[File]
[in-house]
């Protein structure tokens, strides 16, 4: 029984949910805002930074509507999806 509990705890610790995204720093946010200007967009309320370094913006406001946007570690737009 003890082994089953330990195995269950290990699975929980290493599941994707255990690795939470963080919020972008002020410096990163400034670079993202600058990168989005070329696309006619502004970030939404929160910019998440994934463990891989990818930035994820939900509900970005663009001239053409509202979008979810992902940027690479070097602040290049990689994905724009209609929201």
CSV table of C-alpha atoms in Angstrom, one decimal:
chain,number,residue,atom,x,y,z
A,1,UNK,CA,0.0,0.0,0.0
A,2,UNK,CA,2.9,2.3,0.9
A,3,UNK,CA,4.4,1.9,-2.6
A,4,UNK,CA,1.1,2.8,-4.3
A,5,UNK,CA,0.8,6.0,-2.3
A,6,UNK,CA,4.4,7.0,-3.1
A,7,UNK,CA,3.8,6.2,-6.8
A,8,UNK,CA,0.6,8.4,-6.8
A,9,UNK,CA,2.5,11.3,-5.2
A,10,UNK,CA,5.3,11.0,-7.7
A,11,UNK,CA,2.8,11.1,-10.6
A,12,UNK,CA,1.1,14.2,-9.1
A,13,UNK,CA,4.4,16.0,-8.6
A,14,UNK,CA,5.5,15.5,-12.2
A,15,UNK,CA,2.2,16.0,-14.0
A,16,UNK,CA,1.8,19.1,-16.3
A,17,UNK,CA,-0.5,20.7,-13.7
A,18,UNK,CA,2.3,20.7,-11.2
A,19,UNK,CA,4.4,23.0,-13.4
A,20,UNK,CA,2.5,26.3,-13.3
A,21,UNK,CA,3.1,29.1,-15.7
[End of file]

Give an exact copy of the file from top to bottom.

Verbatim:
[in-house]
């Protein structure tokens, strides 16, 4: 029984949910805002930074509507999806 509990705890610790995204720093946010200007967009309320370094913006406001946007570690737009 003890082994089953330990195995269950290990699975929980290493599941994707255990690795939470963080919020972008002020410096990163400034670079993202600058990168989005070329696309006619502004970030939404929160910019998440994934463990891989990818930035994820939900509900970005663009001239053409509202979008979810992902940027690479070097602040290049990689994905724009209609929201």
CSV table of C-alpha atoms in Angstrom, one decimal:
chain,number,residue,atom,x,y,z
A,1,UNK,CA,0.0,0.0,0.0
A,2,UNK,CA,2.9,2.3,0.9
A,3,UNK,CA,4.4,1.9,-2.6
A,4,UNK,CA,1.1,2.8,-4.3
A,5,UNK,CA,0.8,6.0,-2.3
A,6,UNK,CA,4.4,7.0,-3.1
A,7,UNK,CA,3.8,6.2,-6.8
A,8,UNK,CA,0.6,8.4,-6.8
A,9,UNK,CA,2.5,11.3,-5.2
A,10,UNK,CA,5.3,11.0,-7.7
A,11,UNK,CA,2.8,11.1,-10.6
A,12,UNK,CA,1.1,14.2,-9.1
A,13,UNK,CA,4.4,16.0,-8.6
A,14,UNK,CA,5.5,15.5,-12.2
A,15,UNK,CA,2.2,16.0,-14.0
A,16,UNK,CA,1.8,19.1,-16.3
A,17,UNK,CA,-0.5,20.7,-13.7
A,18,UNK,CA,2.3,20.7,-11.2
A,19,UNK,CA,4.4,23.0,-13.4
A,20,UNK,CA,2.5,26.3,-13.3
A,21,UNK,CA,3.1,29.1,-15.7